not1lostnot1lost Posts: 136member


    WAIT A MINUET! I thought Ivy Bridge was supposed to run cooler with less power? 


     


     


    ivybridge-fire-feat.jpg


     


     


     


    Quote:


    Why is Ivy Bridge so hot and bothered?


     

    by Geoff Gasior and Scott Wasson — 2:47 PM on April 26, 2012

    If you read our Ivy Bridge coverage carefully, you'll know that we observed some rather high temperatures when overclocking the Core i7-3770K. With a single-fan air tower, our chip ran at a reasonable 50-60°C when clocked to 4.4-4.5GHz at its default voltage. However, when we pushed to 4.9GHz on 1.35V, the temperature soared past 100°C. Other reviews have observed similarly scorching temperatures, so it's not just our sample. - THE ARTICLE GOES ON WITH A FULL REVIEW....

     

    http://techreport.com/discussions.x/22859



     


    If this is the case maybe I should get the Sandy Bridge machine that is out now if I decide to purchase the iMac? Since there already is sometimes a heat issue when the machine is pushed. what will happen with this hot box in there!?

  • Reply 78 of 110
    MarvinMarvin Posts: 14,229moderator
    Yeah, but what's the MO? What does Apple stand to gain by having Tim Cook be on stage, just after finishing the Mountain Lion preview and iOS 6 sneak peek, to say, "Oh, but there's one more thing: Available today, every model of Mac we sell has been updated."

    I just don't get it. Split it up like they always have and they'll have two months of solid headlines.

    WWDC is a high media exposure event, as was Macworld. There would always be hardware introductions at these, years ago. It changed when Apple got big enough that they didn't need to plan products around these events but the exposure is still there. It's worthwhile for an entirely revamped line to talk about why the changes are in place and remember, these are the first modified Mac models to be introduced with Cook as CEO.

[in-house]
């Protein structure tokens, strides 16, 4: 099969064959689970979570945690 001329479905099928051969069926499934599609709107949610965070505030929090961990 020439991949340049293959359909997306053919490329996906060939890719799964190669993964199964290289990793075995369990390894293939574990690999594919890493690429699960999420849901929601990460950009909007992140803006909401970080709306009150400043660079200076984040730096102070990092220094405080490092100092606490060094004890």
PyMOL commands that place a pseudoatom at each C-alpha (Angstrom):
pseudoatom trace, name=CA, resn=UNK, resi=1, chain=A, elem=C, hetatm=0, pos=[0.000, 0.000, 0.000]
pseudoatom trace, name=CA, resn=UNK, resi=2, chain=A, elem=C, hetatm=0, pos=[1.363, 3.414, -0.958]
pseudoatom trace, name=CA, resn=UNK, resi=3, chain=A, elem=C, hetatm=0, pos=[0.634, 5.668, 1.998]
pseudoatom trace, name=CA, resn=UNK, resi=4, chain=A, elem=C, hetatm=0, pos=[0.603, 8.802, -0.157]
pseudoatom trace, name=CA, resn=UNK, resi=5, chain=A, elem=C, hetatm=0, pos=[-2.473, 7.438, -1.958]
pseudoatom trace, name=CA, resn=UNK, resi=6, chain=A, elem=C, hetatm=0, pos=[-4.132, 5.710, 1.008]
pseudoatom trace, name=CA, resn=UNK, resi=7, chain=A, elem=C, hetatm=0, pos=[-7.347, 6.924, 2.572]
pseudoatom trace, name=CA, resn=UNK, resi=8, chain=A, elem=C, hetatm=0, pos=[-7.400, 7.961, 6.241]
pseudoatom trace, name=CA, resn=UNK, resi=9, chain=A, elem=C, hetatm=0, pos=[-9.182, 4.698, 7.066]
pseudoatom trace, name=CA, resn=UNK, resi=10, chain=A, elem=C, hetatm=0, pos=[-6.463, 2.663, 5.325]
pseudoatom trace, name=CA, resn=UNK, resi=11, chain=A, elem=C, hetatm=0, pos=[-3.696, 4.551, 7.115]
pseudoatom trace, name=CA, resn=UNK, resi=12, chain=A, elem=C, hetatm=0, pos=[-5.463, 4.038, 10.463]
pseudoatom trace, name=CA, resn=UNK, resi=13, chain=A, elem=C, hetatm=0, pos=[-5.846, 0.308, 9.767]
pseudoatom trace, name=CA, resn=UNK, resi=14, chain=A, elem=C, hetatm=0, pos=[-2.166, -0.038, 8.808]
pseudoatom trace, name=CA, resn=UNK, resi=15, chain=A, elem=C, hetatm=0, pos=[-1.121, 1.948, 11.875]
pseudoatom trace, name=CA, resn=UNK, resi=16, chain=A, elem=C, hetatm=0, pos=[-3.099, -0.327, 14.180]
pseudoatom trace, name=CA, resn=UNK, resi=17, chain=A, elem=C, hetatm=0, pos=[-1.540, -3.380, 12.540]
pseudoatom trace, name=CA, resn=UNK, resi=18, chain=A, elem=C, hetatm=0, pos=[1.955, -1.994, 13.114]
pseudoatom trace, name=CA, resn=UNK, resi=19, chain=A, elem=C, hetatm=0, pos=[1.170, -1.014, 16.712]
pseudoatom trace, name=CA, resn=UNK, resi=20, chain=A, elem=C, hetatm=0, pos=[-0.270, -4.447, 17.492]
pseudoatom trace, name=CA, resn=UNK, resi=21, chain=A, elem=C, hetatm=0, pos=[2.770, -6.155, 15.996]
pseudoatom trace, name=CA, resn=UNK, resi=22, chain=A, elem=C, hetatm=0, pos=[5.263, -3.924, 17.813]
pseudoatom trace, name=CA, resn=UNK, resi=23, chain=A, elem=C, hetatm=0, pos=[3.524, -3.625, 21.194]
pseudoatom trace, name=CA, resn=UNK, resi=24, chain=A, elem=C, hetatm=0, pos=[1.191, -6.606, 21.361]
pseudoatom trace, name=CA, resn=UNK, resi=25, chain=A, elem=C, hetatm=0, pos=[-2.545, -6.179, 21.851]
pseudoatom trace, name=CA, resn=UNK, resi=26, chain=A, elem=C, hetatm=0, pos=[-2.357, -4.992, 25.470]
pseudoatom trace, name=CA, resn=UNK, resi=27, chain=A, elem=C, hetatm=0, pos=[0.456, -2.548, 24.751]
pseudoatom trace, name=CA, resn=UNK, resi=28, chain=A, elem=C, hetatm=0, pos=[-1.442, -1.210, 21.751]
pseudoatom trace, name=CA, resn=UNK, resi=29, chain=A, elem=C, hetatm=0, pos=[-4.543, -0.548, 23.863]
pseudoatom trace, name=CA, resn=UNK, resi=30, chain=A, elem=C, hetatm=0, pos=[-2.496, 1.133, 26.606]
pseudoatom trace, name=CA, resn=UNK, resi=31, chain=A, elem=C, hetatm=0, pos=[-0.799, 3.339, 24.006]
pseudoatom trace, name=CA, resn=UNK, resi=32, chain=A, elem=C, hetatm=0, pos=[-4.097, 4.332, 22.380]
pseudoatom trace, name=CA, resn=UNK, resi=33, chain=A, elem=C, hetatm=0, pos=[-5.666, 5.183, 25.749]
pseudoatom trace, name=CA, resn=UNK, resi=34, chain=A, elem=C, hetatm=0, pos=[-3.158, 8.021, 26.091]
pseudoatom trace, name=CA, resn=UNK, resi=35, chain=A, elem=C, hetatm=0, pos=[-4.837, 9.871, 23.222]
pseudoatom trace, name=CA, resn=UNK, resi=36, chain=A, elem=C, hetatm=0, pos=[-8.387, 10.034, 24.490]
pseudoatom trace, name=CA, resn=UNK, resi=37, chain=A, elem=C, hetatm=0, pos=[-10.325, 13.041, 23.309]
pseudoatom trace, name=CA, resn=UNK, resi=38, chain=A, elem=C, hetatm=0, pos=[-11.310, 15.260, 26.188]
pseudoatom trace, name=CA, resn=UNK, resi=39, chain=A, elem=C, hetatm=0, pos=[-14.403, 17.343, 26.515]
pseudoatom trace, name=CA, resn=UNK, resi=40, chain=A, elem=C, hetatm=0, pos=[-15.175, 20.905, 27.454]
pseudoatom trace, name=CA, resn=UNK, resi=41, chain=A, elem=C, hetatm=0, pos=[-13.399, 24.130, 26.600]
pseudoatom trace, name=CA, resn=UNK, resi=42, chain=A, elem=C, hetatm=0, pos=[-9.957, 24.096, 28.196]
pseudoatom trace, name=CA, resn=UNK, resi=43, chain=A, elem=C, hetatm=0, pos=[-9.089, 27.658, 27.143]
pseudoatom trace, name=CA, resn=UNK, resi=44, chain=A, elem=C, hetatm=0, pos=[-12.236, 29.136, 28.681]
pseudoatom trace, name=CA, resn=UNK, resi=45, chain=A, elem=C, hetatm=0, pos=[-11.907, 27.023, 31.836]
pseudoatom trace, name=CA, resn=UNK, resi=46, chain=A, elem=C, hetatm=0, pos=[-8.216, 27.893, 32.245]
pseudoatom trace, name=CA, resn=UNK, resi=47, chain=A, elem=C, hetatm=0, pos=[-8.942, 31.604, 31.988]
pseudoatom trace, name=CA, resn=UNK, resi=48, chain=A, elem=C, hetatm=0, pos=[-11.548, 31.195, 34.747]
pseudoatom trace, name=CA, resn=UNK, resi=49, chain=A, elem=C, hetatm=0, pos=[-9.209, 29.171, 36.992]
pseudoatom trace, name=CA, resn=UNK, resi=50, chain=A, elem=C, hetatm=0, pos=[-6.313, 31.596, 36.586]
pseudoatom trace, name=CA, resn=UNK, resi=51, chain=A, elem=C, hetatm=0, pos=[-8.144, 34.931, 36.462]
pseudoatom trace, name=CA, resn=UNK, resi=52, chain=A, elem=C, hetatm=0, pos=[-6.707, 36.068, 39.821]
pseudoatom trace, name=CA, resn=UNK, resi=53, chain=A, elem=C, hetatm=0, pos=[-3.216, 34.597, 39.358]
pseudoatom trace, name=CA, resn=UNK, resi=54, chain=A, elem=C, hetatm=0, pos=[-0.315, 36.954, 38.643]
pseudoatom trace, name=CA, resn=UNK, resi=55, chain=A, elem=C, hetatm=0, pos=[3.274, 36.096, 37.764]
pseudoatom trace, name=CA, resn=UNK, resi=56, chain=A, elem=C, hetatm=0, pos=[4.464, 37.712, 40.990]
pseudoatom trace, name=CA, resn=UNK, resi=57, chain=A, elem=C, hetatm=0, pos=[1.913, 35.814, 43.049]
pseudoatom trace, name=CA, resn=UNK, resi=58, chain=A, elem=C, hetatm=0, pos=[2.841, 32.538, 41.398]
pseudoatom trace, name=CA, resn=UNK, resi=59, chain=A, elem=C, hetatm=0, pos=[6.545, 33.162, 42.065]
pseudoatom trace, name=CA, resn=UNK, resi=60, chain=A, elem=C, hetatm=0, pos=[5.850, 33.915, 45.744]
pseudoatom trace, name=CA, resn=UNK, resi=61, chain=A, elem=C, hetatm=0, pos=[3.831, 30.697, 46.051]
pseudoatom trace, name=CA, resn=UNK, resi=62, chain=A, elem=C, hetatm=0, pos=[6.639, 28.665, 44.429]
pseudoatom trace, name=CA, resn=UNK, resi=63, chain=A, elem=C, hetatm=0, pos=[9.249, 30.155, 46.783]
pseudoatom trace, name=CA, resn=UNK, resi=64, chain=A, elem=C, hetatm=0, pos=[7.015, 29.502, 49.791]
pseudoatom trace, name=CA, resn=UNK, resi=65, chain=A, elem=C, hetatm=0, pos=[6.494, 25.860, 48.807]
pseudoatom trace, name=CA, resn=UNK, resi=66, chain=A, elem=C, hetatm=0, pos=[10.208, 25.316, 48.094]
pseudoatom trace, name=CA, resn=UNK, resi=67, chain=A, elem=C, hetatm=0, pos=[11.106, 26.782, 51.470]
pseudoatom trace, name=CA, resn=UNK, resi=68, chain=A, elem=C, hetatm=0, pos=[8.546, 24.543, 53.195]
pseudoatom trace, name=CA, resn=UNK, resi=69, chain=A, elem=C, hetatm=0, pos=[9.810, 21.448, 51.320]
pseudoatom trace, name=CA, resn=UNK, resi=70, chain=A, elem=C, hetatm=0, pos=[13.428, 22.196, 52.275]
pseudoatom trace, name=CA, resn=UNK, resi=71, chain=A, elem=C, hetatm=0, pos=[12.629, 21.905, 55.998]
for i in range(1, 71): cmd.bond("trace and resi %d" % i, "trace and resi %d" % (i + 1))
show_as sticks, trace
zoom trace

Resolution Independence actually applies more to the Macbook and iMac line than any other product so I think it makes sense to launch them together.
    not1lost wrote:
    WAIT A MINUET! I thought Ivy Bridge was supposed to run cooler with less power?

    Hmmm, it seems they used a different design to dissipate heat and haven't given a reply as to why they did this. It does draw less power under load but the temperatures are higher:

    http://www.legitreviews.com/article/1914/16/

    It seems the problem is voltage though so it mainly applies to over-clockers and Ivy Bridge can even be over-clocked while lowering the voltage:

    http://www.pcr-online.biz/news/read/ivy-bridge-is-a-hot-overclocker/028281

    It shouldn't be any worse than Sandy Bridge at least, in the right setup. Intel hasn't said why they used this design and it might only have been used in the testing samples:

    http://www.overclockers.com/ivy-bridge-temperatures

    I wouldn't have expected this to be the case for the production run when they are shipping in ultra-books.
  • Reply 79 of 110
    wizard69wizard69 Posts: 12,860member
    nht wrote: »
    If you need a lot of space and no wires it's hard to beat a NAS.
    You know I've actually been thinking along that line. In fact just last week I was on the web researching options.